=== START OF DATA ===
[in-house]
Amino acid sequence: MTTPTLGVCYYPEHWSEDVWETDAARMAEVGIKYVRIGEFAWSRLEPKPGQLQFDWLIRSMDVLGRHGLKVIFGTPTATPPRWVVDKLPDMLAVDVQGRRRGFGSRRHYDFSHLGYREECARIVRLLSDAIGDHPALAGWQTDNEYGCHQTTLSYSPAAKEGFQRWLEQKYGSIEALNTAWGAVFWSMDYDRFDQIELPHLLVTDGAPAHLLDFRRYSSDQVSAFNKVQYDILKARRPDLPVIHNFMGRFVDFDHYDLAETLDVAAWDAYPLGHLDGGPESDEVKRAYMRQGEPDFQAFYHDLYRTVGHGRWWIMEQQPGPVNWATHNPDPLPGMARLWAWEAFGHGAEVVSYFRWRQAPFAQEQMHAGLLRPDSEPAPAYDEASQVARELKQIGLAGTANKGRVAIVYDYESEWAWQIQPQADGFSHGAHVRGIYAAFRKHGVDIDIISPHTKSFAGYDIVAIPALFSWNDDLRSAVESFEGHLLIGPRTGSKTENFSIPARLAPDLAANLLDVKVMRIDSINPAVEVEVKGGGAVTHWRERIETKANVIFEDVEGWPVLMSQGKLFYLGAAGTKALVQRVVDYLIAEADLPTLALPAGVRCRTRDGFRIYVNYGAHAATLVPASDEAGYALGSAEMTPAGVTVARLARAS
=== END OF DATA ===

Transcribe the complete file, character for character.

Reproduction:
[in-house]
Amino acid sequence: MTTPTLGVCYYPEHWSEDVWETDAARMAEVGIKYVRIGEFAWSRLEPKPGQLQFDWLIRSMDVLGRHGLKVIFGTPTATPPRWVVDKLPDMLAVDVQGRRRGFGSRRHYDFSHLGYREECARIVRLLSDAIGDHPALAGWQTDNEYGCHQTTLSYSPAAKEGFQRWLEQKYGSIEALNTAWGAVFWSMDYDRFDQIELPHLLVTDGAPAHLLDFRRYSSDQVSAFNKVQYDILKARRPDLPVIHNFMGRFVDFDHYDLAETLDVAAWDAYPLGHLDGGPESDEVKRAYMRQGEPDFQAFYHDLYRTVGHGRWWIMEQQPGPVNWATHNPDPLPGMARLWAWEAFGHGAEVVSYFRWRQAPFAQEQMHAGLLRPDSEPAPAYDEASQVARELKQIGLAGTANKGRVAIVYDYESEWAWQIQPQADGFSHGAHVRGIYAAFRKHGVDIDIISPHTKSFAGYDIVAIPALFSWNDDLRSAVESFEGHLLIGPRTGSKTENFSIPARLAPDLAANLLDVKVMRIDSINPAVEVEVKGGGAVTHWRERIETKANVIFEDVEGWPVLMSQGKLFYLGAAGTKALVQRVVDYLIAEADLPTLALPAGVRCRTRDGFRIYVNYGAHAATLVPASDEAGYALGSAEMTPAGVTVARLARAS